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used_columns: EXPLAIN FORMAT=JSON tells when you should use covered indexes

 | December 14, 2015 |  Posted In: EXPLAIN, EXPLAIN FORMAT=JSON is cool!, JSON, MySQL, MySQL 101

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used_columns covered index

In the “MySQL Query tuning 101” video, Alexander Rubin provides an excellent example of when to use a covered index. On slide 25, he takes the query select name from City where CountryCode = ’USA’ and District = ’Alaska’ and population > 10000 and adds the index cov1(CountryCode, District, population, name) on table City. With Alex’s query tuning experience, making the right index decision is simple – but what about us mere mortals? If a query is more complicated, or simply uses more than one table, how do we know what to do? Maintaining another index can slow down INSERT statements, so you need to be very careful when choosing one. Examining the array “used_columns” could help out.

Let’s assume a more complicated version of the query was used in “MySQL Query tuning 101”:

Can we use a covered index here?

A traditional text-based EXPLAIN  already shows that it is a pretty good plan:

Can we make it better? Since our topic is covered indexes, let’s consider this possibility.

EXPLAIN FORMAT=JSON will tell us to which columns we should add covered index:

The answer is in the array “used_columns”. It lists the ID (primary key) and all columns which I used in the query:

Now we can try adding a covered index:

EXPLAIN  confirms what index access (“using_index”: true ) is used:

It also provides such metrics as:

  • query_cost – 296.28 for the indexed table against 927.92 (smaller is better)
  • rows_examined_per_scan – 2 versus 18 (smaller is better)
  • filtered – 100 versus 10 (bigger is better)
  • cost_info – read_cost  and prefix_cost  for the indexed table are smaller than when not indexed, which is better. However,  eval_cost  and  data_read_per_join  are bigger. But since we read nine times less rows overall, the cost is still better.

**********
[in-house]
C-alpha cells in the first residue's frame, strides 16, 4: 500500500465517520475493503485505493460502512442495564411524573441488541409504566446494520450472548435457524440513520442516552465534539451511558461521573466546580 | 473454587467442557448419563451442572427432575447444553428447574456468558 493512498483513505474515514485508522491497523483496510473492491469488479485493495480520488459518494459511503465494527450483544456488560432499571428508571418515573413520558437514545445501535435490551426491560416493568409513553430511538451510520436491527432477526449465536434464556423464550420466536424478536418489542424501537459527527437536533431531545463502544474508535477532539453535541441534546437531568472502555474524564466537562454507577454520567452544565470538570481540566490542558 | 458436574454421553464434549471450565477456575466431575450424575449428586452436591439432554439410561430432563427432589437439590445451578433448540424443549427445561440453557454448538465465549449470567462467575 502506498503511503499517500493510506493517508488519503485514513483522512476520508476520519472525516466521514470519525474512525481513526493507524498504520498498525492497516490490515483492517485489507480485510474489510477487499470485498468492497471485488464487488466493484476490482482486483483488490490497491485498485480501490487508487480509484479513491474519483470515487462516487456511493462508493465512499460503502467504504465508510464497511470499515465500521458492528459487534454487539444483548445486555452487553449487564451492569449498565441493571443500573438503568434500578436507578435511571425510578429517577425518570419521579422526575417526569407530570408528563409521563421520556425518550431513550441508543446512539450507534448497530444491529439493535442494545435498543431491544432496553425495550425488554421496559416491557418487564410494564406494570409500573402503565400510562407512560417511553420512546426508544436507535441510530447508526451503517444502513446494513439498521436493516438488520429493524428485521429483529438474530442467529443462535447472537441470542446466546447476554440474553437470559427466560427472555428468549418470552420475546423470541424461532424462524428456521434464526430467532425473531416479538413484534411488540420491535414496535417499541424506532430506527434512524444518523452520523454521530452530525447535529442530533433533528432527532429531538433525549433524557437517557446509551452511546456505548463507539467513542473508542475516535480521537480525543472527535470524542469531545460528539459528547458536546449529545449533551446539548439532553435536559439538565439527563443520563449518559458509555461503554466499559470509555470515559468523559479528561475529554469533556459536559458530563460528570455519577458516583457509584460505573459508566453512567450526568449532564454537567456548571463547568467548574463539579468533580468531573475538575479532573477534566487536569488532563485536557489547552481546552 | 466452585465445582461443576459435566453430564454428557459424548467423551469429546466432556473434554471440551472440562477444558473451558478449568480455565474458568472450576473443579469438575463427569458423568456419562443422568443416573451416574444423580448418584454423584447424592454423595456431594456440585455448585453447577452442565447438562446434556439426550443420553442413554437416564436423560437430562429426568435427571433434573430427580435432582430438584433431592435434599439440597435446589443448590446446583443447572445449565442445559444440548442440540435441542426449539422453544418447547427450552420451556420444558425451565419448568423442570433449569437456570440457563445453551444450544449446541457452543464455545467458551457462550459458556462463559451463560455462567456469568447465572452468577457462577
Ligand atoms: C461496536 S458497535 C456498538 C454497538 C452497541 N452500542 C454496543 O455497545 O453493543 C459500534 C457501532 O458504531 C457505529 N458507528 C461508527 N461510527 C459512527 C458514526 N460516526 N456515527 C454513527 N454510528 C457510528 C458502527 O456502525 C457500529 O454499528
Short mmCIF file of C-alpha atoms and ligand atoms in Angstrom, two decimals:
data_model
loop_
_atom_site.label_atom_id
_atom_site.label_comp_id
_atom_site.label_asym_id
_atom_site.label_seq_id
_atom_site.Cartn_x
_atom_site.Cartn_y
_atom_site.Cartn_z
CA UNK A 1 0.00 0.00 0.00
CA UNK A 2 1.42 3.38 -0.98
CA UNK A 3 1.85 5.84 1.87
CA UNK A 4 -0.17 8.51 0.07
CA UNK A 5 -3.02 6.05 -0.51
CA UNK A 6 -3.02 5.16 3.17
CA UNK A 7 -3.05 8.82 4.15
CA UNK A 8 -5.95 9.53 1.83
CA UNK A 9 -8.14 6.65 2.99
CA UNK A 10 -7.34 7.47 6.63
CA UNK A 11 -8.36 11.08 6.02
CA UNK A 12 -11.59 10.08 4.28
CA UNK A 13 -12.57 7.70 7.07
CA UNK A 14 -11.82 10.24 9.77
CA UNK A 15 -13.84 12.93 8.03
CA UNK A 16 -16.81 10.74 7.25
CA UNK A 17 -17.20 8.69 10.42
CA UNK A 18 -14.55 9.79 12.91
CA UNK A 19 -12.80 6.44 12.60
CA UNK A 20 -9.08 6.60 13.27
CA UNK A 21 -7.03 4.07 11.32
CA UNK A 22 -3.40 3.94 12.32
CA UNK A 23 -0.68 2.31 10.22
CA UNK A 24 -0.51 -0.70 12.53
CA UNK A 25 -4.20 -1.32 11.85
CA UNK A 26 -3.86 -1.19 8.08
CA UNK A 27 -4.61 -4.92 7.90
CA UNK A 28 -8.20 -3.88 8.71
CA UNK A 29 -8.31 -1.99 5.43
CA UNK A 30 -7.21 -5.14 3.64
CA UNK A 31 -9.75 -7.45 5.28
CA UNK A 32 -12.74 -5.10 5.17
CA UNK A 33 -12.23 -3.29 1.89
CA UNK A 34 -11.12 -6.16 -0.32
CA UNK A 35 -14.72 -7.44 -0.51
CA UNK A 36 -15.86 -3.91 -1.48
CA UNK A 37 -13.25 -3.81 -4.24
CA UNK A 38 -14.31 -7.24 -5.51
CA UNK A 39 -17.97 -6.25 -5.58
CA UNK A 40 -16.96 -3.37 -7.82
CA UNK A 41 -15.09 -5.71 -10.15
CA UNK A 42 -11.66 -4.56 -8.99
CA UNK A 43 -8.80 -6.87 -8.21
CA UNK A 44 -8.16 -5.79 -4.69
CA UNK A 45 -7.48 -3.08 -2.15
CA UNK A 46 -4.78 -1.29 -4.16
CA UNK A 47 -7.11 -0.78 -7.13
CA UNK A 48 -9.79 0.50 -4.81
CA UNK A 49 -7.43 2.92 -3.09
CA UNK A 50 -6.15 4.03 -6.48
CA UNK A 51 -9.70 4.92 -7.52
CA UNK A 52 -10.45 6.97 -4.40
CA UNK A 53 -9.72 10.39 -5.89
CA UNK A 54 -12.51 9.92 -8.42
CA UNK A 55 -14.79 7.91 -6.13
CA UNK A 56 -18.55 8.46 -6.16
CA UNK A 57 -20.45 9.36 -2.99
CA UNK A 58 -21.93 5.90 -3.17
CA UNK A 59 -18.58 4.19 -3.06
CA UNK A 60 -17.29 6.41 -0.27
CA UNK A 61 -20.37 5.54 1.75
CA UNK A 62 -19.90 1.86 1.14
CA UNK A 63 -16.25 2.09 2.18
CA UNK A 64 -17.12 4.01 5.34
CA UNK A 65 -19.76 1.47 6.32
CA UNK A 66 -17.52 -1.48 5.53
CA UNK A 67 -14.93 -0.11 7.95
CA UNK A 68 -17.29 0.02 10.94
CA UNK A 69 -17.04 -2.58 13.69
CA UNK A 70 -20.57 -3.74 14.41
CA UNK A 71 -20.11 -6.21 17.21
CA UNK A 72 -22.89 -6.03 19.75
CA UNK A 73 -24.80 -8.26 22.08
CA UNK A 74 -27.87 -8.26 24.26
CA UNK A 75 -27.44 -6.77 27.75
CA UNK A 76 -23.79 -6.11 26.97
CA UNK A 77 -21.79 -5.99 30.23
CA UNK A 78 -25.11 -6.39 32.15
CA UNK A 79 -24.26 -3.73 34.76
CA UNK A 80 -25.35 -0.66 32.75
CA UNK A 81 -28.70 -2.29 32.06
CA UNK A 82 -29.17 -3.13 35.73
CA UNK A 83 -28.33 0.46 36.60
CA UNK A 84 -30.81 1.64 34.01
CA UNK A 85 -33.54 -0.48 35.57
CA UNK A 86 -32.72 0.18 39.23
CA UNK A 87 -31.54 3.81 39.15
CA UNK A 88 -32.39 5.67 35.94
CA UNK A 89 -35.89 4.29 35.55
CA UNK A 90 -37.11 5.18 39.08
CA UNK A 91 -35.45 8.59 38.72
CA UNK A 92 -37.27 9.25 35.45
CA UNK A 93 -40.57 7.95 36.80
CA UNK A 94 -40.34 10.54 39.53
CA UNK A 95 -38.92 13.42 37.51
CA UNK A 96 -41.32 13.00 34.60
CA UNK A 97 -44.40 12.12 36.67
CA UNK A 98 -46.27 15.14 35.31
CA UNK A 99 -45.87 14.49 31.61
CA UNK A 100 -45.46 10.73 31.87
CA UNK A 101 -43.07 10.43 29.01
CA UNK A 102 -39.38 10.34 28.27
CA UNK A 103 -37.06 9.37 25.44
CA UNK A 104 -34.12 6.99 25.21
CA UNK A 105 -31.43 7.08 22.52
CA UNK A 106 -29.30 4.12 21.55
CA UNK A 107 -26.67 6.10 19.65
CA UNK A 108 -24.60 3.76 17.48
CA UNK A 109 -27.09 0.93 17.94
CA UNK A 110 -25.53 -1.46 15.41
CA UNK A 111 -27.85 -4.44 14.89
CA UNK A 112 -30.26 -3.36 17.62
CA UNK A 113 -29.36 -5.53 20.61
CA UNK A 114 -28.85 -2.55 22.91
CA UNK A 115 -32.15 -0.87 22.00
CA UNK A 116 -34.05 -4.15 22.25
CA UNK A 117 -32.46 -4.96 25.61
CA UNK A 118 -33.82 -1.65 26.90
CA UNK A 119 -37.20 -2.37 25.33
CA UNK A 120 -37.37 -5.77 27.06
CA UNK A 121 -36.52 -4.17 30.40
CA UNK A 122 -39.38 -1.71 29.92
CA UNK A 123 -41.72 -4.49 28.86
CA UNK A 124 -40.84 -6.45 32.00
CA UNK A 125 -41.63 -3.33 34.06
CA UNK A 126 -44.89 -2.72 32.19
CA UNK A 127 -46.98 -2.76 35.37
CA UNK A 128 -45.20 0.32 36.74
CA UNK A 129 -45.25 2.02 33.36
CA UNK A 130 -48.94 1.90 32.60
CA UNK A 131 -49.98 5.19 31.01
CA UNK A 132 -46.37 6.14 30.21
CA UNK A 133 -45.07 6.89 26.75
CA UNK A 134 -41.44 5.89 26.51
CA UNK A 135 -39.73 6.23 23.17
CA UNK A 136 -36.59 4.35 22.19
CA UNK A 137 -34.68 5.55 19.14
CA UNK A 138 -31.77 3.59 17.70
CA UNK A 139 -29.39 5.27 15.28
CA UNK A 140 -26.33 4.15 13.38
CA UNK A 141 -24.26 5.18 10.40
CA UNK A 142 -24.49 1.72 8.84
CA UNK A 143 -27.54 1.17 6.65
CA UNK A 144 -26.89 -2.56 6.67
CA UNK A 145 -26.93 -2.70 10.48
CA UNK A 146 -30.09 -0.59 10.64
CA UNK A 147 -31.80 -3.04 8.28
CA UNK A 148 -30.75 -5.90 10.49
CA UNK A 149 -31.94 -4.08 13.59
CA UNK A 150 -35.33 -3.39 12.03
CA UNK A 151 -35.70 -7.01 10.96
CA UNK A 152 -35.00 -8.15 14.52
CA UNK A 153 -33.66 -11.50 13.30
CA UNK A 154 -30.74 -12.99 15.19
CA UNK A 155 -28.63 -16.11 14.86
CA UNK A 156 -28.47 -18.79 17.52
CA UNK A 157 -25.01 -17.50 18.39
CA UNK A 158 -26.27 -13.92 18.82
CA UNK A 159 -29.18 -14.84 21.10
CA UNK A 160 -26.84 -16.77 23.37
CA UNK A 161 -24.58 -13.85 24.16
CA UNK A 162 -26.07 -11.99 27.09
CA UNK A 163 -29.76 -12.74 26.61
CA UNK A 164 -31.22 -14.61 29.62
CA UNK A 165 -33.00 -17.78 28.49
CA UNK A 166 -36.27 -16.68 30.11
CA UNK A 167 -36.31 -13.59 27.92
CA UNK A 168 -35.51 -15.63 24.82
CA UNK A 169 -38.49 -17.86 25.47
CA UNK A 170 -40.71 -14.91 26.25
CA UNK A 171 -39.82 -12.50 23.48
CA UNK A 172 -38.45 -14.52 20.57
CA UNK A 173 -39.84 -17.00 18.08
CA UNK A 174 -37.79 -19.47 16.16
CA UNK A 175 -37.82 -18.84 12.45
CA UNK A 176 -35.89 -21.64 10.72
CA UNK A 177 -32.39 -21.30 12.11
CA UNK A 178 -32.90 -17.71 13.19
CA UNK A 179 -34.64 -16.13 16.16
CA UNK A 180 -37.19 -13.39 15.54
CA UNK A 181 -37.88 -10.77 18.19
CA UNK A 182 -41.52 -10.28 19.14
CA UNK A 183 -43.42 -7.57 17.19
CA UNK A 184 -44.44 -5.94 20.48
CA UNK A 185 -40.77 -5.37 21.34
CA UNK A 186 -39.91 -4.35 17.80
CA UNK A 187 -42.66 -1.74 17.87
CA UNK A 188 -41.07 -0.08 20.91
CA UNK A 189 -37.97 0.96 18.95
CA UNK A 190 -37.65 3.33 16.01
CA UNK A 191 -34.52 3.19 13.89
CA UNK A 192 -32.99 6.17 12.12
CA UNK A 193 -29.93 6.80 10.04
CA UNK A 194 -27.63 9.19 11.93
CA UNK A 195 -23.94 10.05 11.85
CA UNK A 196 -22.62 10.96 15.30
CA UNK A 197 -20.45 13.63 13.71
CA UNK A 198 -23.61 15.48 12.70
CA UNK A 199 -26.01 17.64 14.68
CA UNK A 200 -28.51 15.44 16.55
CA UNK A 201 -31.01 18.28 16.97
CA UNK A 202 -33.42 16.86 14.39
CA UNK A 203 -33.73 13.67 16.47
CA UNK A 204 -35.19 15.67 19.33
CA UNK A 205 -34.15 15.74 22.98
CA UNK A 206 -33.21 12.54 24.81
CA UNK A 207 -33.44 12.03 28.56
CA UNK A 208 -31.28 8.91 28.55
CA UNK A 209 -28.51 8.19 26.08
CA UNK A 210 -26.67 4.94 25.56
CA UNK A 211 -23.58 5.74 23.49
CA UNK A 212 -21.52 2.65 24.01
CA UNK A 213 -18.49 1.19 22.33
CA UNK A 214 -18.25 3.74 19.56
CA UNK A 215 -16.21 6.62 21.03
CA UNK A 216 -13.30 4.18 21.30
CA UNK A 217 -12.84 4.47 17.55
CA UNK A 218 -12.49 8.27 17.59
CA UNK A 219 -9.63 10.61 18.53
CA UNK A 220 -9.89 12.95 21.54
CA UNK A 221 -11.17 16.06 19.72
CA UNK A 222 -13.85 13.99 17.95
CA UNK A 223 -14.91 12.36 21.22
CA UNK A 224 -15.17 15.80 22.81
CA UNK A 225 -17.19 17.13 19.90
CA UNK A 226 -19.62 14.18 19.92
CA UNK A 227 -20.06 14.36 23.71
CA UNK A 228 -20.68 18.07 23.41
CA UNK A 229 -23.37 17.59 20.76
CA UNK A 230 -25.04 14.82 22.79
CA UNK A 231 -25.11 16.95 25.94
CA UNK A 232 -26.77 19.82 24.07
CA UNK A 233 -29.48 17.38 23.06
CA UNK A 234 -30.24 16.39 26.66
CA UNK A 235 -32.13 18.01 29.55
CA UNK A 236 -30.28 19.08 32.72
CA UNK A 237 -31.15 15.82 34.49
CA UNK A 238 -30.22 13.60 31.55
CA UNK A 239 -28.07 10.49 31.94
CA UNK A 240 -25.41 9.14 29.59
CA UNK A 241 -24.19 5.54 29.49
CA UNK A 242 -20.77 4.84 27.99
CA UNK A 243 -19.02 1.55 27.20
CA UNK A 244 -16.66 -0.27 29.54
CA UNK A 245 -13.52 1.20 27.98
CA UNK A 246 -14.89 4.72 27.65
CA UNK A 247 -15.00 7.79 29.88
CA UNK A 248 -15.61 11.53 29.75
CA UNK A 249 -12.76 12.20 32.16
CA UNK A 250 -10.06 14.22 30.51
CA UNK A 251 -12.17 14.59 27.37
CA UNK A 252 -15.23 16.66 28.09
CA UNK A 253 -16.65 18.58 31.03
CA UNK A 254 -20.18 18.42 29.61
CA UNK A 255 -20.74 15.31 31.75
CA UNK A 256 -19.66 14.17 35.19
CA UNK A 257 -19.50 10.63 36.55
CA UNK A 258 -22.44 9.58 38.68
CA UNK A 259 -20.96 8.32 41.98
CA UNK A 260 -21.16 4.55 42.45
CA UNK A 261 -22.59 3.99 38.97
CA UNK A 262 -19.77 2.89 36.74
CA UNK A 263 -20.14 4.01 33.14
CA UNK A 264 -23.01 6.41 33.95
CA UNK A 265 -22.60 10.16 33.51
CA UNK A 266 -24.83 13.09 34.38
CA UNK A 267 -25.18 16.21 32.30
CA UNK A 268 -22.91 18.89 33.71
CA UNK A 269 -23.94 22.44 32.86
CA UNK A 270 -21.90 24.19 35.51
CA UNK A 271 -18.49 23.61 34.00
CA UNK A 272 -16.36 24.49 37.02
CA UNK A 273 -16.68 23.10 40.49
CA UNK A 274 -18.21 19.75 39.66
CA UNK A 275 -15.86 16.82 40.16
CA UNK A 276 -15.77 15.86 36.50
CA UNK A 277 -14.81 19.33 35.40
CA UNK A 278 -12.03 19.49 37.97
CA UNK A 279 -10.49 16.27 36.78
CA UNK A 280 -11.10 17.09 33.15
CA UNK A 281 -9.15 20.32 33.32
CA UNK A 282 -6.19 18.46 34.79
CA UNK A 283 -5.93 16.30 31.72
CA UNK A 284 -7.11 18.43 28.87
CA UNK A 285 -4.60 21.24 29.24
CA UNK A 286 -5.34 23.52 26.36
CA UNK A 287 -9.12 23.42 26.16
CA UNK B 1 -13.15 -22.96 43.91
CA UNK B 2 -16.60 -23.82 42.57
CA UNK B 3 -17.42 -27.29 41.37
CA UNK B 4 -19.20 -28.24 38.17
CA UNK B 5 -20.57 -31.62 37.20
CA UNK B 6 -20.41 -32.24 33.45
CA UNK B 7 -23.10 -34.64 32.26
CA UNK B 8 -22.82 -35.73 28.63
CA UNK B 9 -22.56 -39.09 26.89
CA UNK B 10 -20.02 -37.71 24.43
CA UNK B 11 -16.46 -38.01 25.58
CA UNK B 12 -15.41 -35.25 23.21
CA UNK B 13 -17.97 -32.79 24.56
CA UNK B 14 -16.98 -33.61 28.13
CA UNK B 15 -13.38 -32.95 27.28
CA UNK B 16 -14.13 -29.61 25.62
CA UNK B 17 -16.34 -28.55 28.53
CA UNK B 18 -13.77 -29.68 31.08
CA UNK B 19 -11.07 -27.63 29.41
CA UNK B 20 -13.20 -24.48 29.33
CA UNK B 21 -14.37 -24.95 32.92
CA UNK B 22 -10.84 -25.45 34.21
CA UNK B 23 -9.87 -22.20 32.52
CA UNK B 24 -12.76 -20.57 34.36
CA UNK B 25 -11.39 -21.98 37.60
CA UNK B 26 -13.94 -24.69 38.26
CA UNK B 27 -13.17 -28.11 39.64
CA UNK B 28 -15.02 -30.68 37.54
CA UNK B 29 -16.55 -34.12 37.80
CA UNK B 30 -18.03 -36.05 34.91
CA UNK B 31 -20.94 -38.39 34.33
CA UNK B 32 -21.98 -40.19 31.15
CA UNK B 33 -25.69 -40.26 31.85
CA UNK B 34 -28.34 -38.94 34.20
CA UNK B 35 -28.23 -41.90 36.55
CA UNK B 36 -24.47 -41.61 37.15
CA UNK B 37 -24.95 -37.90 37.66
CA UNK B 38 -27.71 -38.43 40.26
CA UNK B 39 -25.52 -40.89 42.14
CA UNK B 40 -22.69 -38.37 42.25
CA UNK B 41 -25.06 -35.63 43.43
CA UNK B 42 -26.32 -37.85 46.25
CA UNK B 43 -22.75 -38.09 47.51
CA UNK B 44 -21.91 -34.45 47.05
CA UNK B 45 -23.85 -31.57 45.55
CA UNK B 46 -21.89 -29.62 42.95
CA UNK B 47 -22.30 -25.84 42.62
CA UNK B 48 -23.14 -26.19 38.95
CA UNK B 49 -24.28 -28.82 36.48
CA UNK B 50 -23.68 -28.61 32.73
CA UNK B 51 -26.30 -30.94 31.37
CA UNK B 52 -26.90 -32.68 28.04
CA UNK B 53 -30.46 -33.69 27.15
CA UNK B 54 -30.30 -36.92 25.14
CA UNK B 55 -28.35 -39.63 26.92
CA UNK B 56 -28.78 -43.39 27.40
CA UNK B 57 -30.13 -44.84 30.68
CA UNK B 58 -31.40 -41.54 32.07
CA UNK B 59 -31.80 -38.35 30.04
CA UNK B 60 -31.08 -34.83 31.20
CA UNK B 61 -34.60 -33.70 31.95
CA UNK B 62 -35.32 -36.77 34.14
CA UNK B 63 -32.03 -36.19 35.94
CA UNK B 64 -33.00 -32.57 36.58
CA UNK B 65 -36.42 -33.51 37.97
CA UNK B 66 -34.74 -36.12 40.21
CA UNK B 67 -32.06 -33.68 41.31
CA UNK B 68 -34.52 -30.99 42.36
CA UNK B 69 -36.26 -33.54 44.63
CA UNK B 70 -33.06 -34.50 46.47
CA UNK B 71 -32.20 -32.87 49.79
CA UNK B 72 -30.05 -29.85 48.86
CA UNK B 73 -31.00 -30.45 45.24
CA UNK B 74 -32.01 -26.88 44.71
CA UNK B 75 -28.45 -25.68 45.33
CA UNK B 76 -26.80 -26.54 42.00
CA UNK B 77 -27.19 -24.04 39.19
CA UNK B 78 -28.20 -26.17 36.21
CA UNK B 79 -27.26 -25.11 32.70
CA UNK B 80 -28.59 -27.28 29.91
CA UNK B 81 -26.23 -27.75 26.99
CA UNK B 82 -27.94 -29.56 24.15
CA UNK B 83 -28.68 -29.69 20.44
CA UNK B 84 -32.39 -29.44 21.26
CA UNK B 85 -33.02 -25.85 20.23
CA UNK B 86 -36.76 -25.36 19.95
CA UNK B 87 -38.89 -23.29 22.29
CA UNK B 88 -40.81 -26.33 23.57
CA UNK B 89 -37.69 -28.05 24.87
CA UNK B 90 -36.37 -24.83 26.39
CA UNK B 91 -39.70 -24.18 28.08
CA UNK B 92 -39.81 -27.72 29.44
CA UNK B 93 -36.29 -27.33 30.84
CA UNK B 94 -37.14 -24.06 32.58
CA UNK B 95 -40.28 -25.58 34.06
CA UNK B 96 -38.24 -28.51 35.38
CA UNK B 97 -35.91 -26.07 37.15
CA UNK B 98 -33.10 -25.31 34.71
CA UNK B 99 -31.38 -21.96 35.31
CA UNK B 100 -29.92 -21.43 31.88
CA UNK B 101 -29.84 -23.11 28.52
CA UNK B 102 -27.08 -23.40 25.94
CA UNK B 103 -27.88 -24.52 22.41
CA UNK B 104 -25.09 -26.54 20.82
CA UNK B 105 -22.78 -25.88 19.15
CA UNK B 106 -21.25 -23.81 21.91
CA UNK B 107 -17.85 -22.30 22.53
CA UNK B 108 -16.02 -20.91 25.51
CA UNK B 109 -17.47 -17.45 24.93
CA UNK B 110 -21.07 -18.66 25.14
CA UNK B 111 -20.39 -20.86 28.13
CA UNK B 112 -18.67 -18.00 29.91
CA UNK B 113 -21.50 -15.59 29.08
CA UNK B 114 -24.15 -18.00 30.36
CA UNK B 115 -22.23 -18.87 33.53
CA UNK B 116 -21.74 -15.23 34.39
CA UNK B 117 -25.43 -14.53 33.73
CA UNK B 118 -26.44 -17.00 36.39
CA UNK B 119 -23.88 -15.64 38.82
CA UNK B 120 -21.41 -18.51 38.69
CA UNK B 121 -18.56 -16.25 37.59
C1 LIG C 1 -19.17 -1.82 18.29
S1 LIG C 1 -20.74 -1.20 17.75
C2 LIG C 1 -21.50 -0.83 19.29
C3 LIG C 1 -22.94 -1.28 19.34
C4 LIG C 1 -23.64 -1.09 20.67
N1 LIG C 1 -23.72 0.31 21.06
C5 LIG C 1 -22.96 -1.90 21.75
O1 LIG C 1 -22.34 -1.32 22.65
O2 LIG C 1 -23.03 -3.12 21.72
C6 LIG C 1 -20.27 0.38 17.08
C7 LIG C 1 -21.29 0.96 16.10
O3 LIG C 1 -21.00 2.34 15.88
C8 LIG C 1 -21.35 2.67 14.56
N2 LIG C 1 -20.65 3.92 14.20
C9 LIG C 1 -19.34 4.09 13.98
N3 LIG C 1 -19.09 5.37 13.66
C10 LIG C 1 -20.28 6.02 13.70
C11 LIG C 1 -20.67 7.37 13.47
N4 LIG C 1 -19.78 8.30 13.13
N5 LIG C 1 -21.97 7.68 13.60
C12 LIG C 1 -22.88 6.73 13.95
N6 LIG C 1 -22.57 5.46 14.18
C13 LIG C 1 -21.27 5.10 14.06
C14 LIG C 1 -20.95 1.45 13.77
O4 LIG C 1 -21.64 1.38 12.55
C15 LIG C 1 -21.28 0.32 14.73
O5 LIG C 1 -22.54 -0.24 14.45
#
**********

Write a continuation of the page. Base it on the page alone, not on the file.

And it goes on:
Conclusion: if the number of columns in used_columns  array is reasonably small, you can use it as a guide for creating a covered index.

 

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Sveta Smirnova

Sveta joined Percona in 2015. Her main professional interests are problem solving, working with tricky issues, bugs, finding patterns that can solve typical issues quicker and teaching others how to deal with MySQL issues, bugs and gotchas effectively. Before joining Percona Sveta worked as a Support Engineer in the MySQL Bugs Analysis Support Group in MySQL AB-Sun-Oracle. She is the author of the book "MySQL Troubleshooting" and JSON UDF functions for MySQL.

2 Comments

  • “used_columns”: [
    “ID”,
    “Name”,
    “CountryCode”,
    “District”
    ],

    alter table City add index cov(CountryCode, District, Name);

    Is there any dependency of order of columns while adding a covered index with used_columns output ?

  • I think columns are listed in “used_columns” member in just alphabetical order, therefore you still need check your where clauses (check query to which original was converted in the output, produced by SHOW WARNINGS too) and follow rule what fields should be in same order as they are queried (INDEX(a,b) would work for WHERE a=X or b=Y, but would not for WHERE b=Y or a=X)

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